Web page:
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Kobe Bryant Talks One-On-One, Jordan, LeBron With ESPN’s Palmer

uspw_6923442Kobe Bryant had another extensive interview (he seems to be doing a lot of these as of late). This time around, he talks to ESPN’s Chris Palmer about a lot of various subjects. He talks Michael Jordan, LeBron James, playing one-on-one, and Tracy McGrady among other things.

Here are a few excerpts from the interview:

Early on you got tired of the MJ comparisons, but a part of you had to be flattered, right?

I appreciated them, but after a while it just got old. They eventually faded away because I was putting together my own identity.

And I can understand that if you’re trying to forge identity, you’d easily get tired of comparisons like that. Of course, it didn’t help that Kobe Bryant imitated a lot of Jordan’s moves and mannerisms on and off the court.

Palmer asked Kobe who would win in a one-on-one game against LeBron James.

You versus LeBron? Who wins?

Me. No question. As far as one-on-one, I’m the best to ever do it.

I’m honestly not so sure about this; LeBron is younger, faster, and stronger. Bron has about two inches and 40 pounds on Bean. But Kobe has a lot of tricks up his sleeve and it’s definitely something I want to see. Can you guys put this for All-Star weekend?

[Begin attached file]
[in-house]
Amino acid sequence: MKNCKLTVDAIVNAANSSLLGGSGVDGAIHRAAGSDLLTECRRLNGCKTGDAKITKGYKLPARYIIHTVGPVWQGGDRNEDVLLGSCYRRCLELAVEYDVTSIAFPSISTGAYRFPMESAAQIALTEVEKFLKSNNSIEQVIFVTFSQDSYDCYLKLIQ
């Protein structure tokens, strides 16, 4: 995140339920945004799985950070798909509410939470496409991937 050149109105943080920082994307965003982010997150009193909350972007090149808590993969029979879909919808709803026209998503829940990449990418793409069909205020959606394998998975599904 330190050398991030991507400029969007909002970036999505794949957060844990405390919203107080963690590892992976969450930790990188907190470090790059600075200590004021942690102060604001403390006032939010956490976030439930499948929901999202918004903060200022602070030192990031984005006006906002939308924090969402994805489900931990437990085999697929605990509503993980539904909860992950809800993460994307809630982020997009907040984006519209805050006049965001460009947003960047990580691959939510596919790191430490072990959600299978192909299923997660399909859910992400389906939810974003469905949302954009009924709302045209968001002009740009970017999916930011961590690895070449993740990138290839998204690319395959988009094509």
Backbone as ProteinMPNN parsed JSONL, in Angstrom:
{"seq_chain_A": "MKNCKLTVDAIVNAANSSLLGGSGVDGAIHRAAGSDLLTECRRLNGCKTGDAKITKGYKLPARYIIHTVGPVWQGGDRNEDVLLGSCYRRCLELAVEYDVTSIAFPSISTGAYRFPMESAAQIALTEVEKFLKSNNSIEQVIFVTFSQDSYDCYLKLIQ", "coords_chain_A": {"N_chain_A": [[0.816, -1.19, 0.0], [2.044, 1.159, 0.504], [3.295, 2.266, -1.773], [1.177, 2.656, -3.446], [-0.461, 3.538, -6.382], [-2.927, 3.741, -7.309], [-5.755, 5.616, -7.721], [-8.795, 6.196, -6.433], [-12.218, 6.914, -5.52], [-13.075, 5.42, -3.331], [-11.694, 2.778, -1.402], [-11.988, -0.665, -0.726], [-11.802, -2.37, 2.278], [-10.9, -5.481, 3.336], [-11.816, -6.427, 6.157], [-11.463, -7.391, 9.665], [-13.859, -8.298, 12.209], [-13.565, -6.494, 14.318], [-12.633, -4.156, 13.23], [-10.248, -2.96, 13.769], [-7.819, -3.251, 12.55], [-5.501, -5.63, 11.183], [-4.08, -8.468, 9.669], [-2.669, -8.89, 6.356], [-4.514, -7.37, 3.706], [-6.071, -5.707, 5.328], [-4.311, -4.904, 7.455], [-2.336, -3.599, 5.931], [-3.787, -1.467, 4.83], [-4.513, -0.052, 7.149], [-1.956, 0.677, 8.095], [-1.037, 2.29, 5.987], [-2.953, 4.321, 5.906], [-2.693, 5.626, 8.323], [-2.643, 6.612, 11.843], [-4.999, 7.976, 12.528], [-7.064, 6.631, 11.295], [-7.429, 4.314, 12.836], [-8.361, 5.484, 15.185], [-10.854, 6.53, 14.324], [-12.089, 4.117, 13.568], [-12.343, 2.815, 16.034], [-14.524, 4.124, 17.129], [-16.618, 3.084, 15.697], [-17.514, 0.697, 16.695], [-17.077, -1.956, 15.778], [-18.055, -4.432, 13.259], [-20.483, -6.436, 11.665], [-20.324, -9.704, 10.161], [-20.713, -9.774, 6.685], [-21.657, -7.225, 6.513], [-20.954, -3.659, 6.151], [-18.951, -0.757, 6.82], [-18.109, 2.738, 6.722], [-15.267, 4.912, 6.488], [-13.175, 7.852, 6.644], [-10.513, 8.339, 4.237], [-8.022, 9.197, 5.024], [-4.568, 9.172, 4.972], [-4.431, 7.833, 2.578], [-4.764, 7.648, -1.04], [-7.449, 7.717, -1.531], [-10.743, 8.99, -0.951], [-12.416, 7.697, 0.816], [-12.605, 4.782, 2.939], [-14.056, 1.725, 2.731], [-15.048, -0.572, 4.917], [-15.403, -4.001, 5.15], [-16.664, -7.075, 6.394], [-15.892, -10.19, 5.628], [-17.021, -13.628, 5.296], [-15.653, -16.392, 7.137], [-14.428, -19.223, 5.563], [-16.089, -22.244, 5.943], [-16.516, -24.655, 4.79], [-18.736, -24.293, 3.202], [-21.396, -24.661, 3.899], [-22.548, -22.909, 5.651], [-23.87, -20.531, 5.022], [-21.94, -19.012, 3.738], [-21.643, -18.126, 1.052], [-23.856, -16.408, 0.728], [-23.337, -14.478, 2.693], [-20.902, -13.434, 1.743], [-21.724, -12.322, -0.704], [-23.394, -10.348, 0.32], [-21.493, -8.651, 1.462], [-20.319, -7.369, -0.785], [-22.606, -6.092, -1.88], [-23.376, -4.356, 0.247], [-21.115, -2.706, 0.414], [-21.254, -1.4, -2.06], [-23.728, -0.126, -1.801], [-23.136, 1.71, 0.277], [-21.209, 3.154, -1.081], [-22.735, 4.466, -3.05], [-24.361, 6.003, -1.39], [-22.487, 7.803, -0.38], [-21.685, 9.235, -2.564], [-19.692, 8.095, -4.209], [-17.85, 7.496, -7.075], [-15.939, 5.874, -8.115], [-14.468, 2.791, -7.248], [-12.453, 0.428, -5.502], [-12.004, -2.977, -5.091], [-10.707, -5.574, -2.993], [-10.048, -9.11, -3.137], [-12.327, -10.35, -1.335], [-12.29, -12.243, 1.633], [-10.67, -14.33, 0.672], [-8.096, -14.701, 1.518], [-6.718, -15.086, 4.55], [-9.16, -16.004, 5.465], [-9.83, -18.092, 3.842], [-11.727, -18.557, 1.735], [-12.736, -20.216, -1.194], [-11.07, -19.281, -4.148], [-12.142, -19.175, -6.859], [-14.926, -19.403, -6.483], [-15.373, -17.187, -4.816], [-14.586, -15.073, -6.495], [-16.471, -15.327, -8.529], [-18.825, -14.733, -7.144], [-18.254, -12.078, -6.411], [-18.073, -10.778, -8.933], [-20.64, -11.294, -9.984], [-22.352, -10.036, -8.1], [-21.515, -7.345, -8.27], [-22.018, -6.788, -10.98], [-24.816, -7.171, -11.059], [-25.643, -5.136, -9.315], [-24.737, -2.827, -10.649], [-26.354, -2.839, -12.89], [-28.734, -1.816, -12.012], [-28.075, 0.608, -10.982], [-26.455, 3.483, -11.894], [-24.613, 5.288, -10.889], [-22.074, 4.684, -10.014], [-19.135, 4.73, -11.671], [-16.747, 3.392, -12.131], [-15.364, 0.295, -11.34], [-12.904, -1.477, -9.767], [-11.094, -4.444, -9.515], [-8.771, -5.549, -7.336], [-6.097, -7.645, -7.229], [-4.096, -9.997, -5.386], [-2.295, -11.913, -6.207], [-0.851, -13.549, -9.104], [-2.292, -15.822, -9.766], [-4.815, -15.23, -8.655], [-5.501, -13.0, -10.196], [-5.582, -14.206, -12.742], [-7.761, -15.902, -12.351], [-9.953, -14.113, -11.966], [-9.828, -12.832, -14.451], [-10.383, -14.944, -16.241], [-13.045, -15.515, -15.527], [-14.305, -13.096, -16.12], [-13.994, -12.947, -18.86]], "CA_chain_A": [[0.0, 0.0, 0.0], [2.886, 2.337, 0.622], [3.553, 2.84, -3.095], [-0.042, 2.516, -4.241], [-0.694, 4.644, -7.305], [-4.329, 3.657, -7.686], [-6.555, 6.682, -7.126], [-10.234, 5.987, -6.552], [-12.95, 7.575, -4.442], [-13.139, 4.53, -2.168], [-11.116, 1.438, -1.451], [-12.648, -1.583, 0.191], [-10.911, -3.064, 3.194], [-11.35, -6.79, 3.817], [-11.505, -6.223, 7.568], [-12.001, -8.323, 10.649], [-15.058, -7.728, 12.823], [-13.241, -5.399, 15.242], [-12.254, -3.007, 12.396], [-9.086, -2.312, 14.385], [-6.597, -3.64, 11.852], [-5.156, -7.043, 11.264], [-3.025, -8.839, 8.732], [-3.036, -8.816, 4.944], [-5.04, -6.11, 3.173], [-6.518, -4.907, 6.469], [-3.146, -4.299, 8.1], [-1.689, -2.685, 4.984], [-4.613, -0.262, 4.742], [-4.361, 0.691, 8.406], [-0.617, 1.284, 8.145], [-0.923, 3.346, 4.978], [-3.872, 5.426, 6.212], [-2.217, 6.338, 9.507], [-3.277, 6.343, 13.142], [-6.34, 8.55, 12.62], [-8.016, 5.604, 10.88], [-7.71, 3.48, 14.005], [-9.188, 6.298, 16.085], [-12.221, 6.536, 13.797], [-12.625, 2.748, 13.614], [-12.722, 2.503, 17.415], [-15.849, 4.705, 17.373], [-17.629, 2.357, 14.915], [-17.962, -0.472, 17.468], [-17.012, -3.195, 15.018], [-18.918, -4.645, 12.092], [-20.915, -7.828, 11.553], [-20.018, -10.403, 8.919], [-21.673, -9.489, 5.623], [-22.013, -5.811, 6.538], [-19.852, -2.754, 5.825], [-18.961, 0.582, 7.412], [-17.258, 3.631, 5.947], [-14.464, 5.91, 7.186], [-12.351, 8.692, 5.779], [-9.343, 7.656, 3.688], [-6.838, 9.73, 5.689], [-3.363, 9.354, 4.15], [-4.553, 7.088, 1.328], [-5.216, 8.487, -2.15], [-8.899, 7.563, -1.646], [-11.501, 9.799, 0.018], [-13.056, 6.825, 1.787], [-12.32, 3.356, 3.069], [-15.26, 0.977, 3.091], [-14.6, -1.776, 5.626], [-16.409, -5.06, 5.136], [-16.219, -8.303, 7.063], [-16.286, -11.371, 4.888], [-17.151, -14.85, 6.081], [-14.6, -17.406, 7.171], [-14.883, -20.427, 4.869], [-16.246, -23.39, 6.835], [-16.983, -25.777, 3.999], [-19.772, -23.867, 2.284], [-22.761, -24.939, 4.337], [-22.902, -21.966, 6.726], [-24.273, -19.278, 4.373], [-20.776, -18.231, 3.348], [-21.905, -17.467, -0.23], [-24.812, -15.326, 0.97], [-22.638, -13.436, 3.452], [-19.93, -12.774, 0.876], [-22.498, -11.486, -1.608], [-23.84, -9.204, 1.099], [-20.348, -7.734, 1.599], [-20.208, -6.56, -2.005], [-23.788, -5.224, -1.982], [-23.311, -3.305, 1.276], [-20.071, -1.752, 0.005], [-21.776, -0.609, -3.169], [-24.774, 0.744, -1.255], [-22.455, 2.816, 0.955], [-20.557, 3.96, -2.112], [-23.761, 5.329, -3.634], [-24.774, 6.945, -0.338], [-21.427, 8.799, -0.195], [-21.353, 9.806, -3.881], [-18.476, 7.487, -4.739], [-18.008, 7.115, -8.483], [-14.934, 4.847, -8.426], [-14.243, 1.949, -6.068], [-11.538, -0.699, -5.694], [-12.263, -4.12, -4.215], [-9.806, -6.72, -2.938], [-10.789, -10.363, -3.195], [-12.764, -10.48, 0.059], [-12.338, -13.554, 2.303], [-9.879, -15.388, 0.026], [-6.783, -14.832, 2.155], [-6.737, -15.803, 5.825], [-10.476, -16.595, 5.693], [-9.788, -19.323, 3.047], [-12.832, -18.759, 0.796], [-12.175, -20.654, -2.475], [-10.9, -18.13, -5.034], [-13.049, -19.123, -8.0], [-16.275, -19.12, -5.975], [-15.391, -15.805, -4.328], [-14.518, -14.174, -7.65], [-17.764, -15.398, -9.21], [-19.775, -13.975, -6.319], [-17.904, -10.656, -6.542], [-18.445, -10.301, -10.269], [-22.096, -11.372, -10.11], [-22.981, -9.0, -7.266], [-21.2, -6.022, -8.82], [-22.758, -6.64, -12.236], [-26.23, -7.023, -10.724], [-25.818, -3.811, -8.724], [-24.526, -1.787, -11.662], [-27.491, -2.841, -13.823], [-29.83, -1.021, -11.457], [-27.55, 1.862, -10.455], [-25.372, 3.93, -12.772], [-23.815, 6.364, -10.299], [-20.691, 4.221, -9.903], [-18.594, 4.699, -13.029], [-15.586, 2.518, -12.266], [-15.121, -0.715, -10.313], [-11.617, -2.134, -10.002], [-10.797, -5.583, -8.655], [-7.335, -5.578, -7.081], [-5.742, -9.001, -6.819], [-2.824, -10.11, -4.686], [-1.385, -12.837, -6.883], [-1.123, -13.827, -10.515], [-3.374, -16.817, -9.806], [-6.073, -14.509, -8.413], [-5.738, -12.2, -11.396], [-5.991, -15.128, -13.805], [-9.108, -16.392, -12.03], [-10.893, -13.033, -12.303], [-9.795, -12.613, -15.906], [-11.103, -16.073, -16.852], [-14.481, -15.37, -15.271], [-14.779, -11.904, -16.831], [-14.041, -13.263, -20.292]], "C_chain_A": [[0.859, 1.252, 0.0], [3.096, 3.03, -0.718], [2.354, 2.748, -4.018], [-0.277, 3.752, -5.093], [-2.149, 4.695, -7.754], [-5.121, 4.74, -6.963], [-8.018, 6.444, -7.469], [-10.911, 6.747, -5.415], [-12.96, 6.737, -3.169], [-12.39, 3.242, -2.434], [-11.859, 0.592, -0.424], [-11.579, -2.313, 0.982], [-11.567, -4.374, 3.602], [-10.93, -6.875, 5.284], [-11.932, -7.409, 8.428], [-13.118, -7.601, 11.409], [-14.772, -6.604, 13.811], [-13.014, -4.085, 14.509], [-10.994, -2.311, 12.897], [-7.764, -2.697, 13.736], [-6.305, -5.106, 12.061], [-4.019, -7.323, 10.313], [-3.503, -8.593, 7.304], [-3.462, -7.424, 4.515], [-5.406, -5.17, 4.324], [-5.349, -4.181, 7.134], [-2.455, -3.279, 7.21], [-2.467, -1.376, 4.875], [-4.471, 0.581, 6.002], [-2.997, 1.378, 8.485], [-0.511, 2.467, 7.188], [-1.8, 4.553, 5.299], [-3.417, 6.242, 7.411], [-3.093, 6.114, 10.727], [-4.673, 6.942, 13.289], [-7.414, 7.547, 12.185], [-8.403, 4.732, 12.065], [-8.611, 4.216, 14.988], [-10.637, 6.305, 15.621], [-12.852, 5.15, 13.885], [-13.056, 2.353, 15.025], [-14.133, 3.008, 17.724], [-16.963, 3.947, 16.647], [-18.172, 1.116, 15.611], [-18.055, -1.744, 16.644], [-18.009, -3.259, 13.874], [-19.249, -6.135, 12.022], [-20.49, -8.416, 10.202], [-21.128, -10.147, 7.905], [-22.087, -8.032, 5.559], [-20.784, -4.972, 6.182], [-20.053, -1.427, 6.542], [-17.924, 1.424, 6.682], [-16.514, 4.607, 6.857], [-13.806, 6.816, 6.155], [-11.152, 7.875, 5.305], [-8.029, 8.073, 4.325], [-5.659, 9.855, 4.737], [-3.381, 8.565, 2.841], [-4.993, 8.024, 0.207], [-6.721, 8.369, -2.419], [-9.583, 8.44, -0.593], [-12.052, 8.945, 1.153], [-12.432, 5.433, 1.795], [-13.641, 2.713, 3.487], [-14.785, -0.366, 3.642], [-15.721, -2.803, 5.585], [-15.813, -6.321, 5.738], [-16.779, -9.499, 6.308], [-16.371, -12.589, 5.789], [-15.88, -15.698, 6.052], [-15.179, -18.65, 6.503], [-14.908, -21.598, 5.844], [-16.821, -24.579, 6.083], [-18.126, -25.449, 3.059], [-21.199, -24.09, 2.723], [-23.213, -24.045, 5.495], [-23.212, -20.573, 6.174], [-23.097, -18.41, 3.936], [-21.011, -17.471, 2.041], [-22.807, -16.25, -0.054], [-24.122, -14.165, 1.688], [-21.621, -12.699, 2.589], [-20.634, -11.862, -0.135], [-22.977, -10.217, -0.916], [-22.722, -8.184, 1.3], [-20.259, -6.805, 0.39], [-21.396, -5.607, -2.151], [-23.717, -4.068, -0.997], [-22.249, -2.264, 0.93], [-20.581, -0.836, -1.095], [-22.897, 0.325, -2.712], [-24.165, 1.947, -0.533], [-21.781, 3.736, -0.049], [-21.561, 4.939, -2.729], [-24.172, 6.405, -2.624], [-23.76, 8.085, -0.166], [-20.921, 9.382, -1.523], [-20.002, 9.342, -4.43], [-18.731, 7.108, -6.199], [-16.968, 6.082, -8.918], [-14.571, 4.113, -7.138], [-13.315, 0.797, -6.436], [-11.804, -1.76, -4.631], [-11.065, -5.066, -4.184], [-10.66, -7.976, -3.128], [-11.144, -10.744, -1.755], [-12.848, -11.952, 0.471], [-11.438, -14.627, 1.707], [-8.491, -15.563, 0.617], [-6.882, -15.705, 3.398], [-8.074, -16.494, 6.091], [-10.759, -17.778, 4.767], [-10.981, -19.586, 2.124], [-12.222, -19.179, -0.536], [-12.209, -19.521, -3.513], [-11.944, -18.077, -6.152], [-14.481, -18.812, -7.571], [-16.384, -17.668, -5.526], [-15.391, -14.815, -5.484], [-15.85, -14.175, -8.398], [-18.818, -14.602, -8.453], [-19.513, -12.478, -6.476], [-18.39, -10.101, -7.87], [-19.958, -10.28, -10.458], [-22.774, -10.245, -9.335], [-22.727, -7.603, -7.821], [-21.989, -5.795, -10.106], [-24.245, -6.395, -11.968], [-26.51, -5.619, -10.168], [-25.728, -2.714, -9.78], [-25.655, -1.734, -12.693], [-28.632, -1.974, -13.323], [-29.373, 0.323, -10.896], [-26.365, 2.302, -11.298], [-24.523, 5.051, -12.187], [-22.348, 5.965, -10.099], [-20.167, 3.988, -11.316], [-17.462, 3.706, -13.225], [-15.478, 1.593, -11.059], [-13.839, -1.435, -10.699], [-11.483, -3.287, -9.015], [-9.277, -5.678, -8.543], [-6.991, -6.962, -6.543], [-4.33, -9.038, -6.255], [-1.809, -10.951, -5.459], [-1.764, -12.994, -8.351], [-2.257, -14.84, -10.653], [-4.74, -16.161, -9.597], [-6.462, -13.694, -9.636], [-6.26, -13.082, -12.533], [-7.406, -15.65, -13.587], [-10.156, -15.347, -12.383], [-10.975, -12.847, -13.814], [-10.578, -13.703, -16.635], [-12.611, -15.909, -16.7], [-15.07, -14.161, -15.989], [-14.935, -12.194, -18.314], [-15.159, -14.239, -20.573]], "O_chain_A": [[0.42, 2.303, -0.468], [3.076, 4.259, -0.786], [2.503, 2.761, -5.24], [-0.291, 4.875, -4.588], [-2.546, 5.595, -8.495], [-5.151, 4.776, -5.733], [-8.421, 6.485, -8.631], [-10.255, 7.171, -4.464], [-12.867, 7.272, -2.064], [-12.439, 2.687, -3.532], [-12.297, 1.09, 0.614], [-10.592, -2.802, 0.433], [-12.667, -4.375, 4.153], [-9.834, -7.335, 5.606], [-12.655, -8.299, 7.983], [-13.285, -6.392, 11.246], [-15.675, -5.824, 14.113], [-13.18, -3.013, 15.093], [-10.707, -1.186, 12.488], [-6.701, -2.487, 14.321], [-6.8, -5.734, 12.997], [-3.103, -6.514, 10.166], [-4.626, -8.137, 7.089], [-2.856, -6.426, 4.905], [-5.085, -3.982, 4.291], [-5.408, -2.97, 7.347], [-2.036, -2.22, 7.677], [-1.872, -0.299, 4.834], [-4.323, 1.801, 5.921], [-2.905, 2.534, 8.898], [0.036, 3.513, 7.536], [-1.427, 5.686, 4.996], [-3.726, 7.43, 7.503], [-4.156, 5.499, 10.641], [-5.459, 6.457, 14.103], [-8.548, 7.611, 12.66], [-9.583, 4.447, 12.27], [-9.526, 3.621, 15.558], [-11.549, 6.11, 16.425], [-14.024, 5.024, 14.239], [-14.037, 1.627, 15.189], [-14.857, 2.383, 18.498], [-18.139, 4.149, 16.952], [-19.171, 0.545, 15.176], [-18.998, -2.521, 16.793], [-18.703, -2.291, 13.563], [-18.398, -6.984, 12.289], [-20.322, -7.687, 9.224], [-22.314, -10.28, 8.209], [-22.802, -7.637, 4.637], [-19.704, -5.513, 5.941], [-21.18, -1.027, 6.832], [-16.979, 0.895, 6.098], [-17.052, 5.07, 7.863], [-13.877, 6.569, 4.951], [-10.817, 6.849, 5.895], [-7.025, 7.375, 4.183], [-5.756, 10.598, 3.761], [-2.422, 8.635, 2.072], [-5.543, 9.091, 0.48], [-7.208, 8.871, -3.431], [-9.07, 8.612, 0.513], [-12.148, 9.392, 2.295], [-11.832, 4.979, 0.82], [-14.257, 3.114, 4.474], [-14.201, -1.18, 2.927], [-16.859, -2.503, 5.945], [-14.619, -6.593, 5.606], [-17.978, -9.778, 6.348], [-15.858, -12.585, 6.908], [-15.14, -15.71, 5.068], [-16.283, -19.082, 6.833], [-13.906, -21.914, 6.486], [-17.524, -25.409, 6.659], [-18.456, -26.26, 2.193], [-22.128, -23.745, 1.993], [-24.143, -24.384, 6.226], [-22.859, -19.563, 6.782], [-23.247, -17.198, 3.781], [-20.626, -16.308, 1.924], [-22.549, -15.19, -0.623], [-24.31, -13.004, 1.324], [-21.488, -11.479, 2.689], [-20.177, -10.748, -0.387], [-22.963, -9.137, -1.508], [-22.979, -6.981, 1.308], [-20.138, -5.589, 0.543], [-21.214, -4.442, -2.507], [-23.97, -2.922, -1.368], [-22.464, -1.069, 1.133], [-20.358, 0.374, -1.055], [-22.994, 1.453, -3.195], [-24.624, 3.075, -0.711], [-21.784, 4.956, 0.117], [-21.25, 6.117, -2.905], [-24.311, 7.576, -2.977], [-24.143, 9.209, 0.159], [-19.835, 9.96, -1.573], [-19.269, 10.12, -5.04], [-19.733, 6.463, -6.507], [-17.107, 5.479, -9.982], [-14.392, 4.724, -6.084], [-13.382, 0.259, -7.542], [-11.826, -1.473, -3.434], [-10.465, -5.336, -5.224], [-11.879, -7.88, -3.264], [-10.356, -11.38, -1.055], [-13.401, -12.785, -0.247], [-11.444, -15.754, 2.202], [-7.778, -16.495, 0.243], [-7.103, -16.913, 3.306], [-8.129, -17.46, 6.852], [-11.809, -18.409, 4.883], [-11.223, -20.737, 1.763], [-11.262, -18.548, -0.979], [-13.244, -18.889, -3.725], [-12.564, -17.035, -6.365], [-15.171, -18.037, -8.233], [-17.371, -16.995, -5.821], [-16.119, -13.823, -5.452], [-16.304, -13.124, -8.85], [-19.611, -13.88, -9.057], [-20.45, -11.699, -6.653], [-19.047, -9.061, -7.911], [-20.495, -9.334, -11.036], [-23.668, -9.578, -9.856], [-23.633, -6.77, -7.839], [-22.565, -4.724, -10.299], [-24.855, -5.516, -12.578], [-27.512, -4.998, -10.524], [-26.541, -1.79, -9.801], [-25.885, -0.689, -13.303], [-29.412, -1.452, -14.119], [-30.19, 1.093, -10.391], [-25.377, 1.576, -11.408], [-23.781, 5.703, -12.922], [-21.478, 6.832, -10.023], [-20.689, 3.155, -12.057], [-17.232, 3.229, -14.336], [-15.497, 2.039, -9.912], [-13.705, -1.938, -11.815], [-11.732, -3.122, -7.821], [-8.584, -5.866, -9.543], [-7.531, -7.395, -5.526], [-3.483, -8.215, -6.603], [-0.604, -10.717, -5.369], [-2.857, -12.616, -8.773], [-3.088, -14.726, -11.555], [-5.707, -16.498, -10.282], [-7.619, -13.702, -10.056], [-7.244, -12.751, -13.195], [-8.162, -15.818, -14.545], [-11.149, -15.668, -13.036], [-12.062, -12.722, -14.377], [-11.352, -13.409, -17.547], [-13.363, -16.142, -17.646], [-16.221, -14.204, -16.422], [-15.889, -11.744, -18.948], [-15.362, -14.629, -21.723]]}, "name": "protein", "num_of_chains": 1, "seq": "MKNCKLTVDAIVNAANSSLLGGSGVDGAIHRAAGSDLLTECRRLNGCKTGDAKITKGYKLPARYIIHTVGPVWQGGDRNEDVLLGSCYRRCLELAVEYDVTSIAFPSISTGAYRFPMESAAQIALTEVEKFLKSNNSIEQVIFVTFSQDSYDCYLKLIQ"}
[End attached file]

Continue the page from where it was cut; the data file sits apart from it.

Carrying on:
Then Kobe was asked about a past NBA star.

I always wanted to see you play Tracy McGrady.

I played T-Mac. I cooked him. Roasted him. Wasn’t even close. Ask him, he’ll tell you… We played three games of one-on-one to 11. I won all three games. One game I won 11-2.

So there you go. Kobe is known for his legendary work ethic while Tracy McGrady wasn’t exactly known for that. I can believe that.

And, of course, Kobe was asked about Twitter.

You made a glorious arrival to Twitter. Are there any NBA players you might want to follow?

Probably not. I’m not interested in what you had for breakfast. Twitter is great to connect with fans and be transparent.

Kobe is actually great at the tweeting thing. He’s given the fans what they wanted so far and has interacted with some of the Twitterverse. Kobe is actually quite a humorous guy and while it’s a little weird, we’re seeing a human side of him as he gets older and is winding down on his career.

Kobe also talks about Django, Kyrie Irving, Kevin Garnett, his legacy, and a ton of other topics. He’s basically become a clone of Phil Jackson, where he just gives out brutal, honest answers and does so in a calm manner. And, of course, Kobe talking about how he’s the best one-on-one player ever is just vintage Kobe; none of that confidence has waned ever since he’s entered the league.

While the Lakers are 17-21, Kobe is having his best offensive season in years. He leads the league in scoring at 29.9 points per game and is having his best shooting season ever at .478. The competitive fire is still there but you can tell by his demeanor (especially in interviews as of late) that he knows the end is near. And he has mentioned about his career nearly being done repeatedly over the past few weeks, including in another extensive interview with ESPN’s Stephen A. Smith.

Whether you like him or hate him, you have to respect Kobe Bryant for his NBA career. A lot of us have taken him for granted because of the many comparisons to other players. But after his career is over, he will be known as one of the greatest NBA players of all-time.

Now let’s see if he can pull off this latest trick: get the Lakers into the postseason after such a horrid start.

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Rey Moralde is a Southern California native who has a passion for basketball, old-school video games, sushi, and terrible pop music.

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